January 26, 2011 |
Massachusetts General Hospital (MGH) investigators have developed a novel system for delivery of growth factors to chronic wounds such as pressure sores and diabetic foot ulcers. In their work published in the Jan. 18 Proceedings of the National Academy of Sciences, the team from the MGH Center for Engineering in Medicine (CEM) reports fabricating nanospheres containing keratinocyte growth factor (KGF), a protein known to play an important role in wound healing, fused with elastin-like peptides. When suspended in a fibrin gel, these nanoparticles improved the healing of deep skin wounds in diabetic mice.
“It is quite amazing how just one dose of the fusion protein was enough to induce significant tissue regeneration in two weeks” says the paper’s lead author Piyush Koria, PhD, formerly a postdoctoral fellow at the MGH-CEM and now at the University of South Florida. “Previous reports have suggested that KGF can help heal chronic wounds. But in most studies the growth factor was applied to the surface of the wound, limiting its availability to deeper tissues and requiring repeat applications to produce any clinical benefit. Using large quantities of growth factor would make this therapy extremely expensive. Our work circumvents these limitations by more efficiently delivering KFG throughout the wound to stimulate tissue regeneration.”
The authors describe developing a fusion protein from recombinant KGF and elastin-like-peptides, which are major constituents of skin and other connective tissues. Laboratory experiments showed that the fusion protein retained the wound-healing properties of both elastin and KGF and that it rapidly and efficiently self-assembled into nanoparticles in response to a simple increase in temperature. When applied to deep skin wounds in genetically diabetic mice, the nanoparticles accelerated healing by stimulating the formation of both surface epithelial tissue and thick fibrous connective tissue.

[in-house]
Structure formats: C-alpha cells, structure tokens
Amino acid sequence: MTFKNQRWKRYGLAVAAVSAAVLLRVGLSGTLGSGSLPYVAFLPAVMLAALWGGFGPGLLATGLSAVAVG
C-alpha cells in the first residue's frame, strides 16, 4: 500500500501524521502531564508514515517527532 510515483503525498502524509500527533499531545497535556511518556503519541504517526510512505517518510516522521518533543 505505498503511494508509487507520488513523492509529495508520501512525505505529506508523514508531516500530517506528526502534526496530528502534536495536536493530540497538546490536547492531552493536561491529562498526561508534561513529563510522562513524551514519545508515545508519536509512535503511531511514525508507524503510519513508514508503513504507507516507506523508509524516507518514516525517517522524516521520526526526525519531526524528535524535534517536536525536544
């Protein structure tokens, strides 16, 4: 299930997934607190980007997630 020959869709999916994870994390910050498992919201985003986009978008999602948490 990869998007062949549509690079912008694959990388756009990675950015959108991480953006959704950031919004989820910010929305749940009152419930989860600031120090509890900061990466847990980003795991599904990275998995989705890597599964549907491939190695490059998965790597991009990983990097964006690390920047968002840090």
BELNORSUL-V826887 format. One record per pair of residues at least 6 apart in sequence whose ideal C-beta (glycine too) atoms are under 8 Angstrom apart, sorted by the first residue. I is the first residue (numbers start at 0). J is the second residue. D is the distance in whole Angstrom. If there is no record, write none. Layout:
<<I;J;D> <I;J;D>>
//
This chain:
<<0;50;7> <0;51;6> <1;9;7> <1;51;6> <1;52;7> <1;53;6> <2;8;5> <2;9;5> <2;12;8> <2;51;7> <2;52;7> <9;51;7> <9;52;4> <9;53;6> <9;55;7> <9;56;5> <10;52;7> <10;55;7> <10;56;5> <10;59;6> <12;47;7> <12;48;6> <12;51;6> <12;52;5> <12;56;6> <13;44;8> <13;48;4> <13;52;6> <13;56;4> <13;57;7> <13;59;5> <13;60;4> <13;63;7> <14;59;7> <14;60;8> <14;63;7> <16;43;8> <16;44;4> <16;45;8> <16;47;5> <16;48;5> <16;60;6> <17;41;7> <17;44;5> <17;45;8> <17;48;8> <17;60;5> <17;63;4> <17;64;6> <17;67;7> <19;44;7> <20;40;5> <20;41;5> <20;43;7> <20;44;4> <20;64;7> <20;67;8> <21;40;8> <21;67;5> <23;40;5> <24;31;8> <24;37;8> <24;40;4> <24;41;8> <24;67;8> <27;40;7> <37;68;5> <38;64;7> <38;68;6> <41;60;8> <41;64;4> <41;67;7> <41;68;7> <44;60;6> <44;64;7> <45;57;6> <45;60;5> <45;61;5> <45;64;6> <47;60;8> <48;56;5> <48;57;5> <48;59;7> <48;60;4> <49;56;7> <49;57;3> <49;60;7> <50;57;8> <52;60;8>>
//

“This technology has great potential because the fusion protein can be easily manufactured at a relatively low cost, is easy to administer and does not disappear as readily as the growth factor alone,” explains Martin Yarmush, MD, PhD, director of the MGH Center for Engineering in Medicine and senior author of the study. “The technology also provides a platform for delivery of any growth factor or combination of factors. One could imagine administering a mixture of nanoparticles, each with a different factor, or a single set of nanoparticles with a mixture of fusion proteins on each.”
Additional co-authors of the report are Hiroshi Yagi, MD, PhD, and Yuko Kitagawa MD, PhD, Keio University in Japan; and Zaki Megeed, Yaakov Nahmias, PhD, and Robert Sheridan, MD, Massachusetts General Hospital. The study was supported by grants from the National Institutes of Health, Shriners Hospitals for Children, and the U.S. Department of Defense.
Celebrating the 200th anniversary of its founding in 1811, Massachusetts General Hospital is the original and largest teaching hospital of Harvard Medical School. The MGH conducts the largest hospital-based research program in the United States, with an annual research budget of nearly $700 million and major research centers in AIDS, cardiovascular research, cancer, computational and integrative biology, cutaneous biology, human genetics, medical imaging, neurodegenerative disorders, regenerative medicine, systems biology, transplantation biology and photomedicine.